Mother Teresa's Sainthood: Are we Saints now or later?
Sunday, September 4th, 2016, Pope Francis held a Mass service where he publicly declared Mother Teresa a Saint, and canonized her. The ceremony was held with over 100,000 people in St. Peter’s Square. Without going into much of the history of Mother Teresa or Catholic Sainthood, you may not be aware of what this means. Furthermore I want to ask, ‘Is this idea of declaring people ‘Saints,’ and canonizing them even a Biblical teaching? What should a Christian make of all this?Let me say at the start of this, I am not a Roman Catholic. I do not believe that the Roman Catholic system is a Biblical based church. I furthermore believe the whole premise upon which Roman Catholic doctrine stands is not Biblically defensible (concept of a Pope, Purgatory, Mass system to name a few). I do not wish to be personally offensive to any Roman Catholic. I only wish to draw attention this notion of canonizing Saints. My prayer is that it will spur some thought provoking consideration by Catholics, and to inform any non-Catholics who are not sure of this idea. Now that I have showed my cards, let me dive into just some shallow water of the Mother Teresa Sainthood story.According to the official Roman Catholic website about this idea, canonizing Saints has been around since the 10th Century. The Vatican and Pope took over the canonizing of Saints because of too many myths and lies that began to circulate among the populous.What does it mean to be a Saint in the Catholic church? First, the person has to already be deceased, and have been considered a very holy Catholic. Then an investigation into the person’s life, work, and doctrinal orthodoxy is conducted by local Bishops. Then a council of Theologians at the Vatican evaluate the Bishops findings for approval. Once approved, it goes to the Pope who declares the person, ‘venerable.’After all of this, there must be evidence that this deceased Catholic ‘venerable’ has produced at least one miracle. This then leads to the Pope declaring the person to ‘beatification’ (or Blessed). Let me quote from the Catholic website how the next and final phase of ‘Canonization’ occurs. “Only after one more miracle will the pope canonize the saint (this includes martyrs as well). The title of saint tells us that the person lived a holy life, is in heaven, and is to be honored by the universal Church. Canonization does not "make" a person a saint; it recognizes what God has already done” (http://www.catholic.org/saints/faq.php).Theologically and practically, here are the ramifications of this:
Canonization is held to confer a sevenfold honour: (1) the name is inscribed in the catalogue of saints, i.e. public recognition is enjoined; (2) the new saint is invoked in the public prayers of the Church; (3) churches may be dedicated to God in the saint’s memory; (4) the Mass and Office are publicly offered to God in the saint’s honour; (5) festival days are celebrated in the saint’s memory; (6) pictorial representations are made in which the saint is surrounded by a heavenly light of glory; (7) the saint’s relics are enclosed in precious vessels and publicly honoured.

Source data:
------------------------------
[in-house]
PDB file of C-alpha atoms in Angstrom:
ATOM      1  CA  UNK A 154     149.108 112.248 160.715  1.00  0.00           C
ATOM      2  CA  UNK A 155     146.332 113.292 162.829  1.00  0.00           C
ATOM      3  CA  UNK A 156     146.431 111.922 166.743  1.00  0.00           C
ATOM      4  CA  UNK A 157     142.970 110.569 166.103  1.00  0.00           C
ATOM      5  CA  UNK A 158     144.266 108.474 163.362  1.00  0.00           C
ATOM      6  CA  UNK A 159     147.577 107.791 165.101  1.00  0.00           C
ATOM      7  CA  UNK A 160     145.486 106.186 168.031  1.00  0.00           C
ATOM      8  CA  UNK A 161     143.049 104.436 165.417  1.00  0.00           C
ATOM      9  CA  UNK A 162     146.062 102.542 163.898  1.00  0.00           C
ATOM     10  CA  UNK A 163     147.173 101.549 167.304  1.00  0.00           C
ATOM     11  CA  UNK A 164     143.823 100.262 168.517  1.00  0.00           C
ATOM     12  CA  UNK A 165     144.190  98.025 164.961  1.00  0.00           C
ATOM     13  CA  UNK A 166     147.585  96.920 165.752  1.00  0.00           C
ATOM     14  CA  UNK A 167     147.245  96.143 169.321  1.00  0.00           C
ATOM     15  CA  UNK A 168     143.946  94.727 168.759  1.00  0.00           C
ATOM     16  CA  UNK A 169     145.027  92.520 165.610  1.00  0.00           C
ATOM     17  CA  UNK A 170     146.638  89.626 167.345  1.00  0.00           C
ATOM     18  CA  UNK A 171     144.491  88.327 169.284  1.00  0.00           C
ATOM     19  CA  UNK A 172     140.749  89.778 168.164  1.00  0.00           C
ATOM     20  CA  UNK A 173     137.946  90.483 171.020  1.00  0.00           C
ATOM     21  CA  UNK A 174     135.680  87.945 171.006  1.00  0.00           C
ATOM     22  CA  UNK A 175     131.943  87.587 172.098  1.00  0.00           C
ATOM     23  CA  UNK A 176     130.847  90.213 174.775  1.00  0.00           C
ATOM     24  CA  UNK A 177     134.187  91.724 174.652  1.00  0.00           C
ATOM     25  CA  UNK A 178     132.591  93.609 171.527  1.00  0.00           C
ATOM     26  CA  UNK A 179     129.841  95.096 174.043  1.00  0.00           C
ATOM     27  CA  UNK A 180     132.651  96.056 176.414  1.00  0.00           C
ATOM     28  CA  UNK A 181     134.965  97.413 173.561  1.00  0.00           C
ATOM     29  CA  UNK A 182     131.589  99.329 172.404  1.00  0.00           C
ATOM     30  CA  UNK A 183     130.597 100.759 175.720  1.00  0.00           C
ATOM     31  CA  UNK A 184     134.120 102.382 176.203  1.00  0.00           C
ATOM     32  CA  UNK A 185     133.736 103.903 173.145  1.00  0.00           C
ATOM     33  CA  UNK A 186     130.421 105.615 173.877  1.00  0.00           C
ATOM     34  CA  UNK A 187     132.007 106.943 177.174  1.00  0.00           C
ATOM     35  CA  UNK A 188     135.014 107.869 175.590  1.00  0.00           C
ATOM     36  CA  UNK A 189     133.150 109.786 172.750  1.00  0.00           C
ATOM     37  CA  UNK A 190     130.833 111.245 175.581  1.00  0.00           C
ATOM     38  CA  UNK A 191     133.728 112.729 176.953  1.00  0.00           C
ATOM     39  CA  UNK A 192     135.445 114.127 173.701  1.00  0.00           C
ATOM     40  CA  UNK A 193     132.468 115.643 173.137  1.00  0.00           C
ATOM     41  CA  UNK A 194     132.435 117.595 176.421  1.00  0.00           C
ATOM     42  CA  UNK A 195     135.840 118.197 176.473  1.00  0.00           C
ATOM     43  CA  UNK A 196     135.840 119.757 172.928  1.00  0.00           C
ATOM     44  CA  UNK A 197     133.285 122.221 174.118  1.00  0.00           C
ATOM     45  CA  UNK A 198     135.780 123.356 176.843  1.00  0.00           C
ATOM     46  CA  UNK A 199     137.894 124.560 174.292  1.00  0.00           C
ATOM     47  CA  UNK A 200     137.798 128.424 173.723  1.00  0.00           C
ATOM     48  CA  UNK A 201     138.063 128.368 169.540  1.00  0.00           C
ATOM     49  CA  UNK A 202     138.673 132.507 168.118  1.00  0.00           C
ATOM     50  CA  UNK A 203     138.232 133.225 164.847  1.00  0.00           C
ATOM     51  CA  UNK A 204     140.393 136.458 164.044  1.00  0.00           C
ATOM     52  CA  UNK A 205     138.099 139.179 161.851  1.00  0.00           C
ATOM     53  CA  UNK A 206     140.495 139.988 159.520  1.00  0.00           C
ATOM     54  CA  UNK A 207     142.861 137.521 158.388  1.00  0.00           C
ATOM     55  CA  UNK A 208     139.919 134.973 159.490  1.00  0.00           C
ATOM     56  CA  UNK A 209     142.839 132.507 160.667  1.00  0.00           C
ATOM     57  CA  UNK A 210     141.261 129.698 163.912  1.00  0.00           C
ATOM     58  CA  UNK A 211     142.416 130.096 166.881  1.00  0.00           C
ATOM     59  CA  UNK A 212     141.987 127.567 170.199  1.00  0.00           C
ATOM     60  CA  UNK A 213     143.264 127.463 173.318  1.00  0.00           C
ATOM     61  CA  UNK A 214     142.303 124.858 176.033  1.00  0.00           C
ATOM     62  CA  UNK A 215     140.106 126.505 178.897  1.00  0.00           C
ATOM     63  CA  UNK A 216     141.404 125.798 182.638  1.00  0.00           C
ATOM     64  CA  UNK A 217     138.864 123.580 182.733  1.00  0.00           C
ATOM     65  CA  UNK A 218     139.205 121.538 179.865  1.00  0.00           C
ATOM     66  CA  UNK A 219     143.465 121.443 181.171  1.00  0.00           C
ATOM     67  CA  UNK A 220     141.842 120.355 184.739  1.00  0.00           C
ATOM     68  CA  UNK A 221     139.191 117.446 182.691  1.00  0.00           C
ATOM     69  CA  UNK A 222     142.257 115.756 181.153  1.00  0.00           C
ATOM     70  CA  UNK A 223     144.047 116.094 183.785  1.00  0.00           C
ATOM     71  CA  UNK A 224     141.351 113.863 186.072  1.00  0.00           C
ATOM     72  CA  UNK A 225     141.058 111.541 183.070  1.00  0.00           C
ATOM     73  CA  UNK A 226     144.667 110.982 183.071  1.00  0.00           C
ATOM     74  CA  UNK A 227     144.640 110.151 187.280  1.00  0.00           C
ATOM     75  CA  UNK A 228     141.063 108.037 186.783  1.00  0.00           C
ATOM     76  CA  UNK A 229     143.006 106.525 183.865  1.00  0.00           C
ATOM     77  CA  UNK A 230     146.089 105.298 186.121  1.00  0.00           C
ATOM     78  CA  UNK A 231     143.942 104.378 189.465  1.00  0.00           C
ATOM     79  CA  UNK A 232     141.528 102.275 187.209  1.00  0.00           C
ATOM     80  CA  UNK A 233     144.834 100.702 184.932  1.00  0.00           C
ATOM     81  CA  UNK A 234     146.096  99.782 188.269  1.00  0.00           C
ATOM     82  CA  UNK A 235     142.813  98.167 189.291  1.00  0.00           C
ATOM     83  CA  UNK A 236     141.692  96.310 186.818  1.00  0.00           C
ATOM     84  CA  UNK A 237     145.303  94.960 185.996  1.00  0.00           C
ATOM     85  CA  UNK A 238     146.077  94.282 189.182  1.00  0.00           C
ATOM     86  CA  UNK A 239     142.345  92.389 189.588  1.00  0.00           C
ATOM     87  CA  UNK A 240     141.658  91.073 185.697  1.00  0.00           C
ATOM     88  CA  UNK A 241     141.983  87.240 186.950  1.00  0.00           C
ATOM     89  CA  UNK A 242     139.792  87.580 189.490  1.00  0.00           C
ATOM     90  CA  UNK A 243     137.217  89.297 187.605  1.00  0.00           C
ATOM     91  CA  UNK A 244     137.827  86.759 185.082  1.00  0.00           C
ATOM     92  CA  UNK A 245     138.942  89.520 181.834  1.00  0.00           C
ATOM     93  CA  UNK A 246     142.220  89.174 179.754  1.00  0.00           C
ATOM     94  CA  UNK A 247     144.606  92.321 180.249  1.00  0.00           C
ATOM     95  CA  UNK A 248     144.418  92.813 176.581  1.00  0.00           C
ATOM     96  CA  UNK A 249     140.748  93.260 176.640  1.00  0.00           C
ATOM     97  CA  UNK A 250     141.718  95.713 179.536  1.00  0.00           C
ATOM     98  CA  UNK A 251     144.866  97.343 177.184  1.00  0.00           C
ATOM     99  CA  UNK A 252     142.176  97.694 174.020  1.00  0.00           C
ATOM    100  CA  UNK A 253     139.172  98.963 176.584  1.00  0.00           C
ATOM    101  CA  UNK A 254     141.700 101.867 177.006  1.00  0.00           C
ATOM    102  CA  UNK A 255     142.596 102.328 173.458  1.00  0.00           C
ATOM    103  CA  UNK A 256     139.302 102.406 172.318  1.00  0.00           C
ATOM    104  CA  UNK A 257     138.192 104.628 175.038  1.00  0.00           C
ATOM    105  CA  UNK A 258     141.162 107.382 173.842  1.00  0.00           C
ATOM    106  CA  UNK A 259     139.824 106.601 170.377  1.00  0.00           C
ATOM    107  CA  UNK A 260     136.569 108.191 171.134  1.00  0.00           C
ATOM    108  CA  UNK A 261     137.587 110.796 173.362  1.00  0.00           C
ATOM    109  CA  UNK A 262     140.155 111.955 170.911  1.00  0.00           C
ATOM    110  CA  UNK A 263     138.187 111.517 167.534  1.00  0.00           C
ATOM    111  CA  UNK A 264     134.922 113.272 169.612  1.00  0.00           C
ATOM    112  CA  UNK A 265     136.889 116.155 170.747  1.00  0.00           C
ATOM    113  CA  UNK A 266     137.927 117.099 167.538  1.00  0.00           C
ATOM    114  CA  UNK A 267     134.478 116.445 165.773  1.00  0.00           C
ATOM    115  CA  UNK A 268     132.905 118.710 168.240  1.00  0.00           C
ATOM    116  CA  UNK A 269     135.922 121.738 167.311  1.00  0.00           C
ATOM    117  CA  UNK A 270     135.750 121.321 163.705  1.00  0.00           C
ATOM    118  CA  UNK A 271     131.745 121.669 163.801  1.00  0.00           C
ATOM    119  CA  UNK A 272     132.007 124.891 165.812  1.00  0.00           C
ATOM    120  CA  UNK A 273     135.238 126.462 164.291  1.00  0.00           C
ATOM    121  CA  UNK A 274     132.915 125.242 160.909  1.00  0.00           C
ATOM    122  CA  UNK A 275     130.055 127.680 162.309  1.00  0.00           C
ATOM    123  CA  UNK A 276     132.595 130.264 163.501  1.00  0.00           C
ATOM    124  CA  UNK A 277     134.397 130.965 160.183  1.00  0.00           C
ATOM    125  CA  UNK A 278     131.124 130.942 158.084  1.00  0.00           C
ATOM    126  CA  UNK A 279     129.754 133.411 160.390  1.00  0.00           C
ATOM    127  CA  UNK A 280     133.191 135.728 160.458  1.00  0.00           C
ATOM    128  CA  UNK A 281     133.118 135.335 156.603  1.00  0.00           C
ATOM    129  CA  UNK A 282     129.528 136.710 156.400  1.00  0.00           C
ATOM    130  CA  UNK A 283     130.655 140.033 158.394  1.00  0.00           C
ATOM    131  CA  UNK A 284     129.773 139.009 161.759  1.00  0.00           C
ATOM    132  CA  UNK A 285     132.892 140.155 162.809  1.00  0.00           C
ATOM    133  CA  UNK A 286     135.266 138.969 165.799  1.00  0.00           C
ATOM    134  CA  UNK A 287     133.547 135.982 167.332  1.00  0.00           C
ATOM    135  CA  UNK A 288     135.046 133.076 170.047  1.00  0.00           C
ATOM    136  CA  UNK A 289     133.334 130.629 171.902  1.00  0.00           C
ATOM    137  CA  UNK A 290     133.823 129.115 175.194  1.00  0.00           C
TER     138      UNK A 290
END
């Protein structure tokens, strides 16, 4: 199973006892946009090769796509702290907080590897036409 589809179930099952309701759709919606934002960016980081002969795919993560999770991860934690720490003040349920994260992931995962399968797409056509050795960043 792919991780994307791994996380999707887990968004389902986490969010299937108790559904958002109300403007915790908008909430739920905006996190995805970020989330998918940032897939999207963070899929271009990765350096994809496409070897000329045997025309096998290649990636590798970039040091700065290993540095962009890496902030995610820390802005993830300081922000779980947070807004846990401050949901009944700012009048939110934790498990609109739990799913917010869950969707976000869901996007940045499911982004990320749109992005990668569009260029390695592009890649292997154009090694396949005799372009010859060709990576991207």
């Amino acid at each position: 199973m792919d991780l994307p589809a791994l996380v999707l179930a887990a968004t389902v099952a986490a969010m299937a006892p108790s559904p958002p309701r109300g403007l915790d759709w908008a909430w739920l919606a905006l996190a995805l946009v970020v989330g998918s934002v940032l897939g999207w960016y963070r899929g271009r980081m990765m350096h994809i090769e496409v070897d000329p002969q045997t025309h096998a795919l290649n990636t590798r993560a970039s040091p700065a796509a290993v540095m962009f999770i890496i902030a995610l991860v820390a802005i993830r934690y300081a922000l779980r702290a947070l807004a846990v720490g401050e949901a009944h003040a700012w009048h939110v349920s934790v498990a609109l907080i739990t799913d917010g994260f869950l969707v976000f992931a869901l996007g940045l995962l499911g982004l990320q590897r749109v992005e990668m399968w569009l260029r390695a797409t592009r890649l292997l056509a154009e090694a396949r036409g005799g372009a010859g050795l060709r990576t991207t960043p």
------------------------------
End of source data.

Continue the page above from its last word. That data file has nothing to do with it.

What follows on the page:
Now, having laid this summary out of the canonization of someone to a saint, what is a Christian supposed to make of this? Should we rejoice along with this? No.The idea of a Christian being able to invoke an already deceased Christian, no matter holy they lived, into their prayers and go to this deceased Christian for intercession is simply not Biblical. Furthermore there are no instances in the Bible of a Christian ever praying to or invoking the name of a previously deceased Christian. We do not see Stephen in Acts chapter seven praying to John the Baptist to help him during his stoning. We do not see Peter praying to Elijah to help him heal the crippled man at the Temple in Acts chapter three. There are many examples I could invoke, but what they have in common is that they called upon the name of Jesus.The Biblical evidence to support that a Christian who lived an utmost holy life can perform miracles post-mortem is nowhere to be found. Likewise there is no Biblical evidence to support the idea that a living Christian invokes the name of a deceased Christian in their prayers.So this idea of canonizing saints in the Church is not Biblical. It is extra-Biblical. This is where the Roman Catholic system begins to show its true colors. Most of major tenants of doctrine are just like this one we are discussing, extra-Biblical. The Roman Catholic system has other beliefs that allow for them to hold views that are outside of the contexts of Scripture. In short, they go to previous Church Council decisions for support, and the decrees of Popes.Does the Bible not have the notion of ‘Saints’ within its verses? Of course it does. In the New American Standard Version of the Bible, the word ‘saints’ occurs in 61 verses in the New Testament. It is always used in reference to Christians. In fact 99.9% of the time, living Christians. There are 2 verses I found that refer to saints in heaven or future saints that are martyred.What is the take away from this? If you are a true Christian, by being a born-again believer in Jesus Christ, congratulations you are a saint! Does this mean we are practically perfect and can perform miracles? No. The word means, ‘holy ones.’ If you are in Christ, then your position before God Almighty has went from sinner deserving death, to one of God’s holy ones (a saint). God, and God alone declares who are saints. Not a church or a person leading a church organization. God declares who are saints as those who are bought by the blood of His Son, Jesus the Christ.- Dustin The Oxford dictionary of the Christian Church. 2005 (F. L. Cross & E. A. Livingstone, Ed.) (3rd ed. rev.) (283). Oxford; New York: Oxford University Press.